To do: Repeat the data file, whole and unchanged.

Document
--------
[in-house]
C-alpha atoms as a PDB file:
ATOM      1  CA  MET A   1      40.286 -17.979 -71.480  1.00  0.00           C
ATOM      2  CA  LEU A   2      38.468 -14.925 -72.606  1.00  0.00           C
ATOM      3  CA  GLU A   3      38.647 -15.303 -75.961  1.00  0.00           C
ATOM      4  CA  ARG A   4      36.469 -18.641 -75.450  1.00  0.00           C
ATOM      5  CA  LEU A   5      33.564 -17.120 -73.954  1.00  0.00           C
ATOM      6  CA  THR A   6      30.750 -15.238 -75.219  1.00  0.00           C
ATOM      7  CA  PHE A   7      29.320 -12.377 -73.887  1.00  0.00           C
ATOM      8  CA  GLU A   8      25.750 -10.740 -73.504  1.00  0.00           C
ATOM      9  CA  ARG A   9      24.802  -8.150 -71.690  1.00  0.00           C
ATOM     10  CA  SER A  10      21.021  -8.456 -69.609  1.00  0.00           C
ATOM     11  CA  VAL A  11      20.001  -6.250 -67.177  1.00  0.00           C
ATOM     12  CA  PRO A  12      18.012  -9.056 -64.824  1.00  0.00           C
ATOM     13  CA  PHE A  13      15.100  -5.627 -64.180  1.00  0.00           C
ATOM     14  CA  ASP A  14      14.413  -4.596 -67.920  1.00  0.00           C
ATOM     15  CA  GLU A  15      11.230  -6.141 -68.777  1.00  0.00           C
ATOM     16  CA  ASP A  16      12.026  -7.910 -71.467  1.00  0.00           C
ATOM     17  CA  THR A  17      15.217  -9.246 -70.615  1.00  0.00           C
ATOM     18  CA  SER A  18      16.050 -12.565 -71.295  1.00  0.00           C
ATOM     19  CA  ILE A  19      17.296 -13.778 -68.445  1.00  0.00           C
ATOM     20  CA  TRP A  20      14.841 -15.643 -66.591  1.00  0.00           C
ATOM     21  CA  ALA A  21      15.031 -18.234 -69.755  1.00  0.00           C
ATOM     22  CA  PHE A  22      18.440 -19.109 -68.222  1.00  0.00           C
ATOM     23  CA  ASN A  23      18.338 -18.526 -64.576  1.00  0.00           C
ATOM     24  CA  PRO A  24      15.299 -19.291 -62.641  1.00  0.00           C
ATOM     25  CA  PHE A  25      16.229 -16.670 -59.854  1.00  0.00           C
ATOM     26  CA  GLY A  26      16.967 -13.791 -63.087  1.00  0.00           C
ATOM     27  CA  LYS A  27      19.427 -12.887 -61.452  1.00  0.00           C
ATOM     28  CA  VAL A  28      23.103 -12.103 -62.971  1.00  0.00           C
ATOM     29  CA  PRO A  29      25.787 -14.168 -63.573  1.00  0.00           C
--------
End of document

[in-house]
C-alpha atoms as a PDB file:
ATOM      1  CA  MET A   1      40.286 -17.979 -71.480  1.00  0.00           C
ATOM      2  CA  LEU A   2      38.468 -14.925 -72.606  1.00  0.00           C
ATOM      3  CA  GLU A   3      38.647 -15.303 -75.961  1.00  0.00           C
ATOM      4  CA  ARG A   4      36.469 -18.641 -75.450  1.00  0.00           C
ATOM      5  CA  LEU A   5      33.564 -17.120 -73.954  1.00  0.00           C
ATOM      6  CA  THR A   6      30.750 -15.238 -75.219  1.00  0.00           C
ATOM      7  CA  PHE A   7      29.320 -12.377 -73.887  1.00  0.00           C
ATOM      8  CA  GLU A   8      25.750 -10.740 -73.504  1.00  0.00           C
ATOM      9  CA  ARG A   9      24.802  -8.150 -71.690  1.00  0.00           C
ATOM     10  CA  SER A  10      21.021  -8.456 -69.609  1.00  0.00           C
ATOM     11  CA  VAL A  11      20.001  -6.250 -67.177  1.00  0.00           C
ATOM     12  CA  PRO A  12      18.012  -9.056 -64.824  1.00  0.00           C
ATOM     13  CA  PHE A  13      15.100  -5.627 -64.180  1.00  0.00           C
ATOM     14  CA  ASP A  14      14.413  -4.596 -67.920  1.00  0.00           C
ATOM     15  CA  GLU A  15      11.230  -6.141 -68.777  1.00  0.00           C
ATOM     16  CA  ASP A  16      12.026  -7.910 -71.467  1.00  0.00           C
ATOM     17  CA  THR A  17      15.217  -9.246 -70.615  1.00  0.00           C
ATOM     18  CA  SER A  18      16.050 -12.565 -71.295  1.00  0.00           C
ATOM     19  CA  ILE A  19      17.296 -13.778 -68.445  1.00  0.00           C
ATOM     20  CA  TRP A  20      14.841 -15.643 -66.591  1.00  0.00           C
ATOM     21  CA  ALA A  21      15.031 -18.234 -69.755  1.00  0.00           C
ATOM     22  CA  PHE A  22      18.440 -19.109 -68.222  1.00  0.00           C
ATOM     23  CA  ASN A  23      18.338 -18.526 -64.576  1.00  0.00           C
ATOM     24  CA  PRO A  24      15.299 -19.291 -62.641  1.00  0.00           C
ATOM     25  CA  PHE A  25      16.229 -16.670 -59.854  1.00  0.00           C
ATOM     26  CA  GLY A  26      16.967 -13.791 -63.087  1.00  0.00           C
ATOM     27  CA  LYS A  27      19.427 -12.887 -61.452  1.00  0.00           C
ATOM     28  CA  VAL A  28      23.103 -12.103 -62.971  1.00  0.00           C
ATOM     29  CA  PRO A  29      25.787 -14.168 -63.573  1.00  0.00           C